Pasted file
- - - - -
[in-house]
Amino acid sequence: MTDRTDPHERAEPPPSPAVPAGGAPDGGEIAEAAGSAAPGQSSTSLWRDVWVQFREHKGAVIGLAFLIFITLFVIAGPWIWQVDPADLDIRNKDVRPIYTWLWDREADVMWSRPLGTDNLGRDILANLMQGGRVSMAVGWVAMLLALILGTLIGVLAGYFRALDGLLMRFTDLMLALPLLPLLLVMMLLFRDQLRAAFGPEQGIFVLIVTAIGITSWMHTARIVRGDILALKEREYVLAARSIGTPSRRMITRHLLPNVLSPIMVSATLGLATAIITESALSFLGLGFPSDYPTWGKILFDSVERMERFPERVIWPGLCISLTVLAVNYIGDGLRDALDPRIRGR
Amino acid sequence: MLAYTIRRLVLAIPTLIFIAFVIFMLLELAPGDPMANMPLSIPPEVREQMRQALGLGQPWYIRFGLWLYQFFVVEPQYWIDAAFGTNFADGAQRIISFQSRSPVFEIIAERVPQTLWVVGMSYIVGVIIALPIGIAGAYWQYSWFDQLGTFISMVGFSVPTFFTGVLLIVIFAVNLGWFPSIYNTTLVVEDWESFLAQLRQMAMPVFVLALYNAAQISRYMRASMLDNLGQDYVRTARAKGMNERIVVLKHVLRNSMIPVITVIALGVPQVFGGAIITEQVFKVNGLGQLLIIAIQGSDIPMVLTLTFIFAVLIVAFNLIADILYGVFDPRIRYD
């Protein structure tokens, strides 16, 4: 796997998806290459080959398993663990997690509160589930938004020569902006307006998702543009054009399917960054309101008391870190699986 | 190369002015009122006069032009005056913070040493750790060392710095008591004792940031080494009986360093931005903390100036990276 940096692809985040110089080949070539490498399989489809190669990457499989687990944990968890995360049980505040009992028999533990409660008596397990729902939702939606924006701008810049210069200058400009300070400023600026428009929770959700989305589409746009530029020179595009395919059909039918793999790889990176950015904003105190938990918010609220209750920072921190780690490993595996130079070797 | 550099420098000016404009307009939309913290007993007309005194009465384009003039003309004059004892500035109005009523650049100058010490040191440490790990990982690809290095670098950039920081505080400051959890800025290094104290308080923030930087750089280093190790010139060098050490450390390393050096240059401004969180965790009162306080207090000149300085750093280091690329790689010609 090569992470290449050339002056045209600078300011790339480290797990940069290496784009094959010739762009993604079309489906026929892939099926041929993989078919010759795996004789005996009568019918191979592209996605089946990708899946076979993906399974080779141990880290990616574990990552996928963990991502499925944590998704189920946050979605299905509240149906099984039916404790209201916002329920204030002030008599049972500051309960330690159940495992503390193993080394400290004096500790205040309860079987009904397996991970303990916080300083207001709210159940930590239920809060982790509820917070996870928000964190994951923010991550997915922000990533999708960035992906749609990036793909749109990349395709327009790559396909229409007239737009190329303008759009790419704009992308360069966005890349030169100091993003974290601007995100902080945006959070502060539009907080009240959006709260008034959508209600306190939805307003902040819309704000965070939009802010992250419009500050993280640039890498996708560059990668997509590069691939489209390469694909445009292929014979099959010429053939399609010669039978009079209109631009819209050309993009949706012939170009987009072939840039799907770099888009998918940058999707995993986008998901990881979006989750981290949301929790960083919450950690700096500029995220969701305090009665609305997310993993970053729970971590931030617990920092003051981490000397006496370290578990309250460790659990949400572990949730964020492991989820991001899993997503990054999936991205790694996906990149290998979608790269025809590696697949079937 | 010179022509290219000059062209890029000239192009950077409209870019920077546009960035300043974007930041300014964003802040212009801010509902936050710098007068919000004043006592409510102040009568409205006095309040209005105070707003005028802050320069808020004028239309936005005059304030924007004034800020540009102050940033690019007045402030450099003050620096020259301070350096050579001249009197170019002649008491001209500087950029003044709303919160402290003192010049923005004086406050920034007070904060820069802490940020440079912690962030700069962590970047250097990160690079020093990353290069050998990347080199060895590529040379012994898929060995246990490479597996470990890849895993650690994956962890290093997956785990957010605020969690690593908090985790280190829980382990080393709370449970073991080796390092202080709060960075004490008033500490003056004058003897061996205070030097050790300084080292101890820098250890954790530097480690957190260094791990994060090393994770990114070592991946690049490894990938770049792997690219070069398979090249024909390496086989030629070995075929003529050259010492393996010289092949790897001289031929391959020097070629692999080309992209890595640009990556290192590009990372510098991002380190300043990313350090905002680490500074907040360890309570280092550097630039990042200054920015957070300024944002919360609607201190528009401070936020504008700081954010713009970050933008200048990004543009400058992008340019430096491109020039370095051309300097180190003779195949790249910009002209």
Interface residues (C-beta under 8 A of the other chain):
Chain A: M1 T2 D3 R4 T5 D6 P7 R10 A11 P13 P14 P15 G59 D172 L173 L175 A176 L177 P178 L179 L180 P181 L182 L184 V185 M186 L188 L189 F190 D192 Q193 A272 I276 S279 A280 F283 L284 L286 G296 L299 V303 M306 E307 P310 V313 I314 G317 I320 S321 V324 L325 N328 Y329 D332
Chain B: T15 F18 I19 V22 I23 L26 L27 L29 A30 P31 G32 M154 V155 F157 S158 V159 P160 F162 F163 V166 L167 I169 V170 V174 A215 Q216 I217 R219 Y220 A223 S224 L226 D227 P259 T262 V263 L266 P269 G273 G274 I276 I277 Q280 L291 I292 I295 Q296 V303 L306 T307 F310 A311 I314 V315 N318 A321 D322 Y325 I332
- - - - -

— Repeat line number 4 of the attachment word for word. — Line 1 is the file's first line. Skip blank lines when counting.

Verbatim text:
């Protein structure tokens, strides 16, 4: 796997998806290459080959398993663990997690509160589930938004020569902006307006998702543009054009399917960054309101008391870190699986 | 190369002015009122006069032009005056913070040493750790060392710095008591004792940031080494009986360093931005903390100036990276 940096692809985040110089080949070539490498399989489809190669990457499989687990944990968890995360049980505040009992028999533990409660008596397990729902939702939606924006701008810049210069200058400009300070400023600026428009929770959700989305589409746009530029020179595009395919059909039918793999790889990176950015904003105190938990918010609220209750920072921190780690490993595996130079070797 | 550099420098000016404009307009939309913290007993007309005194009465384009003039003309004059004892500035109005009523650049100058010490040191440490790990990982690809290095670098950039920081505080400051959890800025290094104290308080923030930087750089280093190790010139060098050490450390390393050096240059401004969180965790009162306080207090000149300085750093280091690329790689010609 090569992470290449050339002056045209600078300011790339480290797990940069290496784009094959010739762009993604079309489906026929892939099926041929993989078919010759795996004789005996009568019918191979592209996605089946990708899946076979993906399974080779141990880290990616574990990552996928963990991502499925944590998704189920946050979605299905509240149906099984039916404790209201916002329920204030002030008599049972500051309960330690159940495992503390193993080394400290004096500790205040309860079987009904397996991970303990916080300083207001709210159940930590239920809060982790509820917070996870928000964190994951923010991550997915922000990533999708960035992906749609990036793909749109990349395709327009790559396909229409007239737009190329303008759009790419704009992308360069966005890349030169100091993003974290601007995100902080945006959070502060539009907080009240959006709260008034959508209600306190939805307003902040819309704000965070939009802010992250419009500050993280640039890498996708560059990668997509590069691939489209390469694909445009292929014979099959010429053939399609010669039978009079209109631009819209050309993009949706012939170009987009072939840039799907770099888009998918940058999707995993986008998901990881979006989750981290949301929790960083919450950690700096500029995220969701305090009665609305997310993993970053729970971590931030617990920092003051981490000397006496370290578990309250460790659990949400572990949730964020492991989820991001899993997503990054999936991205790694996906990149290998979608790269025809590696697949079937 | 010179022509290219000059062209890029000239192009950077409209870019920077546009960035300043974007930041300014964003802040212009801010509902936050710098007068919000004043006592409510102040009568409205006095309040209005105070707003005028802050320069808020004028239309936005005059304030924007004034800020540009102050940033690019007045402030450099003050620096020259301070350096050579001249009197170019002649008491001209500087950029003044709303919160402290003192010049923005004086406050920034007070904060820069802490940020440079912690962030700069962590970047250097990160690079020093990353290069050998990347080199060895590529040379012994898929060995246990490479597996470990890849895993650690994956962890290093997956785990957010605020969690690593908090985790280190829980382990080393709370449970073991080796390092202080709060960075004490008033500490003056004058003897061996205070030097050790300084080292101890820098250890954790530097480690957190260094791990994060090393994770990114070592991946690049490894990938770049792997690219070069398979090249024909390496086989030629070995075929003529050259010492393996010289092949790897001289031929391959020097070629692999080309992209890595640009990556290192590009990372510098991002380190300043990313350090905002680490500074907040360890309570280092550097630039990042200054920015957070300024944002919360609607201190528009401070936020504008700081954010713009970050933008200048990004543009400058992008340019430096491109020039370095051309300097180190003779195949790249910009002209």